going for canadian citizenship

My Permanent Residency Interview in Canada

Yesterday was a big day….I went to my interview to finalize permanent resident status here in Canada.

Yes, I should write up a big post about how I got permanent resident status.  But for now, I’ll share how the interview went:

Background

I filed for Permanent Residency in September, 2010 (that’s nearly 2 years ago from today’s interview).  It’s been a long wait for the letter to come saying: “Your Application for permanent resident status in Canada is ready for finalization.”  Well, finally I got it, along with a date for the confirmation interview.  That’s what this post is about.

What I Had to Bring

  • My confirmation letter.  Dated June 11, 2012, I received it June 21st.  My interview was June 27th (yesterday).
  • Two photographs.  Not just visa or passport photos, but PR photos.  Per the confirmation letter, “These photographs must meet very specific guidelines.”  Was no problem getting them; I went to “Passport Photo” on 6414 Quinpool Road here in Halifax, NS.  Old, gruff fella that runs the place will tell you “Don’t worry – I’ve done 20,000 of them.”

Here is the specifics, per Canada’s Immigration page about these photos

Permanent Resident photo specification
Permanent Resident photo specification

 

How the PR Interview Went

Yes, I actually noted every bit as it went along, hoping the officers wouldn’t pick me out for not paying attention.

So, my first 10 minutes in the building was waiting for 1:30pm to come.  There were about 20-25 others also waiting.  Mostly couples and families, of origin countries I’d guess in SE Asia and Central Asia/Middle East.  The only person alone besides myself was one British woman.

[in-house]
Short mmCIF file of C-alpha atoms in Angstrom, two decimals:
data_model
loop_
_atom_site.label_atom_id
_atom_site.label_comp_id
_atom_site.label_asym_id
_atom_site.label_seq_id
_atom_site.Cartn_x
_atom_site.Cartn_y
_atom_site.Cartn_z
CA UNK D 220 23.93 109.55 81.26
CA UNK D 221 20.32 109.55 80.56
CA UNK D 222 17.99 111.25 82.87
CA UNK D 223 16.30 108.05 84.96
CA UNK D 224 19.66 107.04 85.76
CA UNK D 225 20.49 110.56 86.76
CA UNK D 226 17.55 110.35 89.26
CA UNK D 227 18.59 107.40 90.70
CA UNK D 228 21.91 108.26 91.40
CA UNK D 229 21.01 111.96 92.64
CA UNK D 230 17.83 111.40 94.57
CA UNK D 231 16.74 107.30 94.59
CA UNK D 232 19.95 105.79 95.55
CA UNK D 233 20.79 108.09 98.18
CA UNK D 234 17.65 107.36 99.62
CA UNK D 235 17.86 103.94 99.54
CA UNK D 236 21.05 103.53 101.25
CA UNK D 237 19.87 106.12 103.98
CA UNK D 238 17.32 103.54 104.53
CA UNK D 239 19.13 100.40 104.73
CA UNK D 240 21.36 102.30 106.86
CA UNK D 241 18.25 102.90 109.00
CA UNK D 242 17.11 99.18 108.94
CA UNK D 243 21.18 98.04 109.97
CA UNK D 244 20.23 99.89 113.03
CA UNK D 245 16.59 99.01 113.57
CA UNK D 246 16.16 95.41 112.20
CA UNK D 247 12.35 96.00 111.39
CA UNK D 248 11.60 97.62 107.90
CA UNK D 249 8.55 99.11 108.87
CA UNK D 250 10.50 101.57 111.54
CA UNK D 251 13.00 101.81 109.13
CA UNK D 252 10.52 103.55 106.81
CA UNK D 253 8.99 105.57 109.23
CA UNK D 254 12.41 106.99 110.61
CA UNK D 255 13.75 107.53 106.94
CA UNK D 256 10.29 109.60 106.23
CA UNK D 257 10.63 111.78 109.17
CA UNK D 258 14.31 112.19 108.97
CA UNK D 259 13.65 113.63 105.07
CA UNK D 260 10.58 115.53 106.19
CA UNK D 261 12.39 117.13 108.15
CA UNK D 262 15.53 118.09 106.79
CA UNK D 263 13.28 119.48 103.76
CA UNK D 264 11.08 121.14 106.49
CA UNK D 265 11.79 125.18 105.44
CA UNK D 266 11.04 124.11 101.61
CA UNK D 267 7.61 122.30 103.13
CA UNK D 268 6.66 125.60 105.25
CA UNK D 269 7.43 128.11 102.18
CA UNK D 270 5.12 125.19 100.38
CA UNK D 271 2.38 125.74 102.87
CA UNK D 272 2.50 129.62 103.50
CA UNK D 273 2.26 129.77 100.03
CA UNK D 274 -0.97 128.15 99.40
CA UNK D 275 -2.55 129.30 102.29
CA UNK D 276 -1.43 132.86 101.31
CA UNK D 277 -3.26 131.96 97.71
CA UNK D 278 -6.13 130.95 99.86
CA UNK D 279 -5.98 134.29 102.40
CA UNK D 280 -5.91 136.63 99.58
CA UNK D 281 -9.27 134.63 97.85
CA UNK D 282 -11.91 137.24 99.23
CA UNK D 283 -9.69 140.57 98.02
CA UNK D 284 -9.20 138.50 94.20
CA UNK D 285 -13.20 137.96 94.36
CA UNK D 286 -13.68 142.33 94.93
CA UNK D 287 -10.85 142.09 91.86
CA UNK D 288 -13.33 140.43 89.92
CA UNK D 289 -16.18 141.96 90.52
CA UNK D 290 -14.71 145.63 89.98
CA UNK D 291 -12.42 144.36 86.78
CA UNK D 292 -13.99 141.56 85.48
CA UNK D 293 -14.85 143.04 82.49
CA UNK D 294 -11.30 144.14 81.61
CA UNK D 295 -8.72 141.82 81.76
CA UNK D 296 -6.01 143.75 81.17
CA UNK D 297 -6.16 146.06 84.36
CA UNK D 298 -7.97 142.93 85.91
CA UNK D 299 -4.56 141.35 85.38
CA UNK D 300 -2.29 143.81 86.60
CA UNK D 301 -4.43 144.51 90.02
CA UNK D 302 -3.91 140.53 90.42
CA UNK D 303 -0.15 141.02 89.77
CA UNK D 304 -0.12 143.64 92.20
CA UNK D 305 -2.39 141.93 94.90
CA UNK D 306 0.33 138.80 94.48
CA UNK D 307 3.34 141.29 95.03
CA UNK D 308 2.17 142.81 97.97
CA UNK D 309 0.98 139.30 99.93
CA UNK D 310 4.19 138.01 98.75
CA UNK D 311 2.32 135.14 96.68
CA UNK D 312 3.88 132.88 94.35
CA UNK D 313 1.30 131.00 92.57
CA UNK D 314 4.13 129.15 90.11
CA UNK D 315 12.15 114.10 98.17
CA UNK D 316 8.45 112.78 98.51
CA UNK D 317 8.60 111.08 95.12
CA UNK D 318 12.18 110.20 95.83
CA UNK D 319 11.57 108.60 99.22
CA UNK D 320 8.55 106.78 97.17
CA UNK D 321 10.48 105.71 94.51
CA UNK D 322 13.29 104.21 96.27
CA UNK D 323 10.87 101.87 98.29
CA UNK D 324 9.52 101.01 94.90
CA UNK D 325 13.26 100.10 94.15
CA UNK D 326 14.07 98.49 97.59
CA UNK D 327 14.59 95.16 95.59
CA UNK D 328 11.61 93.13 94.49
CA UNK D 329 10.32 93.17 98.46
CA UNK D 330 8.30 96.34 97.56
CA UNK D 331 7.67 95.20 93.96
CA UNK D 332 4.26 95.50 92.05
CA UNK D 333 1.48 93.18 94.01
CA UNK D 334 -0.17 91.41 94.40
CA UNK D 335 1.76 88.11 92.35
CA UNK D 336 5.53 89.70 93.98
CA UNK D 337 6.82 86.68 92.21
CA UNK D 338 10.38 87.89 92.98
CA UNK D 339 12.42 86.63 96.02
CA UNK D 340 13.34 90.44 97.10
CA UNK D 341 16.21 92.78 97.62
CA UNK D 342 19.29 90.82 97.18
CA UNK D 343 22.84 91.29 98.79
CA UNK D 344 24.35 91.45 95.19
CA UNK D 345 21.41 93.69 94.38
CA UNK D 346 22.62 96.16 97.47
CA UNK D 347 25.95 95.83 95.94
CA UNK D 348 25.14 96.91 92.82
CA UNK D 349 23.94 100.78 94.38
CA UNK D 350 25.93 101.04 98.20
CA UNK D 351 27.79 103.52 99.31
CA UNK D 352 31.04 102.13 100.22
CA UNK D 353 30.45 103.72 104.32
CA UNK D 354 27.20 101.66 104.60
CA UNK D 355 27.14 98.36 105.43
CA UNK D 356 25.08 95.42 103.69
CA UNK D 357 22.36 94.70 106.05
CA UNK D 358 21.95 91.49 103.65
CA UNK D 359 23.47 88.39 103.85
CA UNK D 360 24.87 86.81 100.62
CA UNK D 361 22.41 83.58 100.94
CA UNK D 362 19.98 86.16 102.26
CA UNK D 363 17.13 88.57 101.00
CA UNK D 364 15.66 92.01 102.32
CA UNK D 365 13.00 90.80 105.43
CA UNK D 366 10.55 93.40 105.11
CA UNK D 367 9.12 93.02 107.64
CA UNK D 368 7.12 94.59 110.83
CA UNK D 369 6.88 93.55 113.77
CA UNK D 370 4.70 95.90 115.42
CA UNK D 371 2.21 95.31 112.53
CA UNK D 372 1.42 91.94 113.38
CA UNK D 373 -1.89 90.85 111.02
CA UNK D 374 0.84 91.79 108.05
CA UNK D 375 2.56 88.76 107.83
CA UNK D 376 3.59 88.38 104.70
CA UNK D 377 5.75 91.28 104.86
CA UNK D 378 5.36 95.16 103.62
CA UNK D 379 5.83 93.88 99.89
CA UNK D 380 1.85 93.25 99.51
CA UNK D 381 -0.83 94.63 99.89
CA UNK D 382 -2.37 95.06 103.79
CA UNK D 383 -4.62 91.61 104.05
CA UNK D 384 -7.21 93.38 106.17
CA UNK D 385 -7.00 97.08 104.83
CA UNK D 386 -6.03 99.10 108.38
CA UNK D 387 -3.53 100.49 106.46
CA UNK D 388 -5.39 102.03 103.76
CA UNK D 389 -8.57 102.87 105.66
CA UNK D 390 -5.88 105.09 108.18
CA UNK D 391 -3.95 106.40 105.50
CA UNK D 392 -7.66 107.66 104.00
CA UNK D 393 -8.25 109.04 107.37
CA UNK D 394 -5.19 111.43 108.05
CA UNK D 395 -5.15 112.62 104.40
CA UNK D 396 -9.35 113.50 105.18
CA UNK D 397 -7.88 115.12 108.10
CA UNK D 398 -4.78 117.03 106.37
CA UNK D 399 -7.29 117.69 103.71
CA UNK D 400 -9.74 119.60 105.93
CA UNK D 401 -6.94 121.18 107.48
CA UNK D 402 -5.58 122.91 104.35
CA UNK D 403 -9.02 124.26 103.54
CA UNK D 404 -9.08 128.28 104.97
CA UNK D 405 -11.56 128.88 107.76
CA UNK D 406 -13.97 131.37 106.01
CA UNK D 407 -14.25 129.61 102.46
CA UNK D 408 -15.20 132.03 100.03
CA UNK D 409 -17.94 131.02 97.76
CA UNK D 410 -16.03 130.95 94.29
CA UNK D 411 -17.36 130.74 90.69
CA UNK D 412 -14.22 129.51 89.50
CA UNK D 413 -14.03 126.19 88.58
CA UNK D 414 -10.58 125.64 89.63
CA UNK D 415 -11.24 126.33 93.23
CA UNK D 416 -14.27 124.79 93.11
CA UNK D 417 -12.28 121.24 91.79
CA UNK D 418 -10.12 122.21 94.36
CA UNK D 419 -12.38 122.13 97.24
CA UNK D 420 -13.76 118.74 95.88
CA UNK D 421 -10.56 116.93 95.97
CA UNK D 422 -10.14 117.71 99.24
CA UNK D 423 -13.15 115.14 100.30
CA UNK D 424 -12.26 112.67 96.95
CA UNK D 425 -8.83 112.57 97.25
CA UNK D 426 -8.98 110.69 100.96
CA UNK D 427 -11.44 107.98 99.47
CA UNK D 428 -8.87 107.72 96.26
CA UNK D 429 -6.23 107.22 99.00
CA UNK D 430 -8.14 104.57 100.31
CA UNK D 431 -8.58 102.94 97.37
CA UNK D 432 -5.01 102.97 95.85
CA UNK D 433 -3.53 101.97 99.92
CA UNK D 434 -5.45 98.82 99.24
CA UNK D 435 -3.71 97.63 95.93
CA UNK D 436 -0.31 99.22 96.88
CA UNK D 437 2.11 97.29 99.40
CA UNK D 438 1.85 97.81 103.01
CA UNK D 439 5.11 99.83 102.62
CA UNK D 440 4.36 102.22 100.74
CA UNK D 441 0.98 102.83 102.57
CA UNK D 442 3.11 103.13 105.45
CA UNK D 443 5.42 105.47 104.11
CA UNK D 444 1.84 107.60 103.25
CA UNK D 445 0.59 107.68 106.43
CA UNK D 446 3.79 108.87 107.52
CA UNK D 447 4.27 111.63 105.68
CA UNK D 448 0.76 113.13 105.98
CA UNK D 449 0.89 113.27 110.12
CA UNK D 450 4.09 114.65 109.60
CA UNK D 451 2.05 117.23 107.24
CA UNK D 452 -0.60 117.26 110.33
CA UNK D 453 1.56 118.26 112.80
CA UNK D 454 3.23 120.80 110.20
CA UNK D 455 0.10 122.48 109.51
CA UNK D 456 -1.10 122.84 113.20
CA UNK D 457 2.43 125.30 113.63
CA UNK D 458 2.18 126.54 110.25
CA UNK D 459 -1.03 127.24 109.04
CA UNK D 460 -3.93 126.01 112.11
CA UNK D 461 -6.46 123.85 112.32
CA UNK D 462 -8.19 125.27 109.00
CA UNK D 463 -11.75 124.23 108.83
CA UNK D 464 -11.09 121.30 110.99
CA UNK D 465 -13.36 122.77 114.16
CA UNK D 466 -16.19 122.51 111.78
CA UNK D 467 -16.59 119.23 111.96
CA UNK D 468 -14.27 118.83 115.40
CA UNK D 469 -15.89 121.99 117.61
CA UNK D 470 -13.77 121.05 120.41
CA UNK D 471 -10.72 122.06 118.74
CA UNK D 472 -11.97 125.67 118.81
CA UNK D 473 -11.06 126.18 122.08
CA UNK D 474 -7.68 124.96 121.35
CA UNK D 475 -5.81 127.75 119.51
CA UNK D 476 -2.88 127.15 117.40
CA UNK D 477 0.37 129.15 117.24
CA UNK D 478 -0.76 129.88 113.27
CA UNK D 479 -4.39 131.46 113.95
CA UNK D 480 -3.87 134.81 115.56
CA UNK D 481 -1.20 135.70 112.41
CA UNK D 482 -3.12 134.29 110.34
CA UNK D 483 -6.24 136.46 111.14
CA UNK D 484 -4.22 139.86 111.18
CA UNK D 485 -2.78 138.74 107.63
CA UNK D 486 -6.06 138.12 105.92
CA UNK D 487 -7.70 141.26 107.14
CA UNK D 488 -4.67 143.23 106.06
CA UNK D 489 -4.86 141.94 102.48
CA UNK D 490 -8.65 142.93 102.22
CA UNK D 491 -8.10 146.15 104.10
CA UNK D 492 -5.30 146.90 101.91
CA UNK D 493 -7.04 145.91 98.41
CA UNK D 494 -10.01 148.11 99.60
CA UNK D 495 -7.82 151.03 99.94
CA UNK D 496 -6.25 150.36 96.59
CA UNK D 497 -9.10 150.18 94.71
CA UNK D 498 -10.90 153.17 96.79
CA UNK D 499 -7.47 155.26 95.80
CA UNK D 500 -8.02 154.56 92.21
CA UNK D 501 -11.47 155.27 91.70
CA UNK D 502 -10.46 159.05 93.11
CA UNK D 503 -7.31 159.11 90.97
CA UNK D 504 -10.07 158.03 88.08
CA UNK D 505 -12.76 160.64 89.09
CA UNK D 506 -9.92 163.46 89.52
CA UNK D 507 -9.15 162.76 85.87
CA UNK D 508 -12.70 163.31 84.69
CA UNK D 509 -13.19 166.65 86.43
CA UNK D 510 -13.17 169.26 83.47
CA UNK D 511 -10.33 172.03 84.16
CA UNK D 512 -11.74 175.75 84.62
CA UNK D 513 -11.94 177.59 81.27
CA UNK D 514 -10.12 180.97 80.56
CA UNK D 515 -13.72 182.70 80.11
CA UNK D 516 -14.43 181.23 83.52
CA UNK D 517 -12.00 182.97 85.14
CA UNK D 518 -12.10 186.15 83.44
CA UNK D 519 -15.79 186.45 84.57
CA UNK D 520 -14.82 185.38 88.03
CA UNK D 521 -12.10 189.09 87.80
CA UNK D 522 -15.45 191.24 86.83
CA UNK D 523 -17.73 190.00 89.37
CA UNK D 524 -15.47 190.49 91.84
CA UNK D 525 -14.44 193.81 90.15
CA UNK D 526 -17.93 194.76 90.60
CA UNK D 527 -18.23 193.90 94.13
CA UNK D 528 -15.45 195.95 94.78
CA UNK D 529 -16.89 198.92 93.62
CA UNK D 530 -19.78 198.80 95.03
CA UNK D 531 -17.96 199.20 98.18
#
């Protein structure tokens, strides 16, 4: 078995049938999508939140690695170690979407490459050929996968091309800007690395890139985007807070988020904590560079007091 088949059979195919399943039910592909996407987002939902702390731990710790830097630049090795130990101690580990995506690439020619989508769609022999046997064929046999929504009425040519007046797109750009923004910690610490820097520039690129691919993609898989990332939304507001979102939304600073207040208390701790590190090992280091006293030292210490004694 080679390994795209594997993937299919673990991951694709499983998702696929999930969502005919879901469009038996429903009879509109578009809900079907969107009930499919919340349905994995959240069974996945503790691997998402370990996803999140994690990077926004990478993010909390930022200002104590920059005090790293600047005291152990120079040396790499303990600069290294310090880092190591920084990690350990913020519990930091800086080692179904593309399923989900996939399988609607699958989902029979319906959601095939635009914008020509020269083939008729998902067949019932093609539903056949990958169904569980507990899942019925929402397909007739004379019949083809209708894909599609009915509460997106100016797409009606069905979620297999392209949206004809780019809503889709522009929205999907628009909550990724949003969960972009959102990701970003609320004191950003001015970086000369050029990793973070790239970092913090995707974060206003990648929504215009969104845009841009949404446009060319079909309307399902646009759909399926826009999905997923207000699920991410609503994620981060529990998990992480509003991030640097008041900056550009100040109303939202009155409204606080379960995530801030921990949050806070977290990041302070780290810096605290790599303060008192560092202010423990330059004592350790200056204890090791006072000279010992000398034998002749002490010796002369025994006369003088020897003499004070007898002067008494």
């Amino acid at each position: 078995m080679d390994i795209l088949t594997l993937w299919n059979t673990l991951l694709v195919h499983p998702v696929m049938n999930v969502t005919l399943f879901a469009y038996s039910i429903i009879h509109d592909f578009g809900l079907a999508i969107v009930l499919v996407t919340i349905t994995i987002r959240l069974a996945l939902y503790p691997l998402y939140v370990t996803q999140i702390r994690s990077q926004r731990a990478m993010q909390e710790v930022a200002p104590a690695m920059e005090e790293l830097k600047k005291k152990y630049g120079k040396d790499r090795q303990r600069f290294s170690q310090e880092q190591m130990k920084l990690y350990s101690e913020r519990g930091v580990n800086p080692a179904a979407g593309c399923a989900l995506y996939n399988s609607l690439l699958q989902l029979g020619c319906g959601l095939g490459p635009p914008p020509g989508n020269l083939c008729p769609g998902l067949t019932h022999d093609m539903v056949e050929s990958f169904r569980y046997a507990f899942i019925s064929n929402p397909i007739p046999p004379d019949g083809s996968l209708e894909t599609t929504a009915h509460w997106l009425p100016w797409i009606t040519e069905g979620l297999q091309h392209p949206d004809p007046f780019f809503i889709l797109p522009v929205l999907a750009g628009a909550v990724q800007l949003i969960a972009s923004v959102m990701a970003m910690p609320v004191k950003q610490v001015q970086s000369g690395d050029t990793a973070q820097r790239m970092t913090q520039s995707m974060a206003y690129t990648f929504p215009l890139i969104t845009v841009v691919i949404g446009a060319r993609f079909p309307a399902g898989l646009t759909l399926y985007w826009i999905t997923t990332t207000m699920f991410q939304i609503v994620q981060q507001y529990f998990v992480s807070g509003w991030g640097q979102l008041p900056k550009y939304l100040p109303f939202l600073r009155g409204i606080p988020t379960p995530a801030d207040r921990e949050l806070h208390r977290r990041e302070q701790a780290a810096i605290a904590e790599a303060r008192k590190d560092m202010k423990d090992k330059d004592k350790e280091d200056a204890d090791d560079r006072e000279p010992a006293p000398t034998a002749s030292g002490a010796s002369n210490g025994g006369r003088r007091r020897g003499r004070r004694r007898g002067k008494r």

At 1:30pm, a CIC (“Citizenship and Immigration Canada”) representative came out from a closed door and explained “we’re all going down to the Ceremony Room” for our interviews.  Ooooh!

When we walked downstairs and into the Ceremony Room, I noted the room to the right — a marked “Electronic Surveillance” room.  Cool.

The Ceremony Room

The young CIC representative was obviously a junior staffer, herding us to the more senior CIC officers.  The representative introduced them to us: (I’ll use their initial letters) E, J, & C.

E, J & C were all Immigration Canada Officers, tasked with calling us up individually, and asking us questions.

But before the questioning would start, E walks to the podium, opens up with a big smile and welcomes us to the Ceremony Room.

She shares “Today, you will become Permanent Residents of Canada!”

What PR offers, and doesn’t offer

E continues by explaining what Permanent Residency offers: the ability to live, work, study anywhere in Canada, plus health care and all other social benefits.
And she explains what PR does not offer (the ability to vote or running for office).

Social Insurance numbers

She mentions that if we received a Social Insurance number (akin to the Social Security # in the US), that number will change.  Prior the PR interview, our SI# starts with the digit 9.  The “9” denotes a temporary SI#.  Now, it is up to us to call in for our new one.  (I pause and wonder how many people caught this important tidbit.)

E then touches on Citizenship.  She sums it up with “1095 days is the magic number.”  Once you have 1095 days in country (accumulative, not contiguous), you are eligible to apply for citizenship.  Talk to you then, E.

Then, it’s waiting time, for an officer to call you to their desk for questions.  Luckily, I was second, out of about 25 people.

So, I got “J.”  He called me to his desk and explained, almost apologetically, “he needs to ask 3 stupid questions.”

The 3 “Have You Ever…” Questions

1. Have you ever been convicted of a crime in Canada?
2. Have you ever been denied entry into Canada?
3. Have you ever been deported from Canada?

My answers….No, no, and no.  And at that moment, J answers “Okay, done. Any questions?”  Wow, great!

My follow-up questions were about a 2-week vacation we have planned next month.  Did I need to request to leave (like the US does for its PR immigrants)?  No.

I also asked about that 1095 days.  Does time served before today count?  Yes, it’s given “half credit,” so 2 years prior getting PR counts as 1 year.  And is that 1095 days contiguous?  No, it’s accumulative, and must be a minimum of 2 years total over the next 5 years.  J did admit that there are sadly many who struggle even to meet this requirement.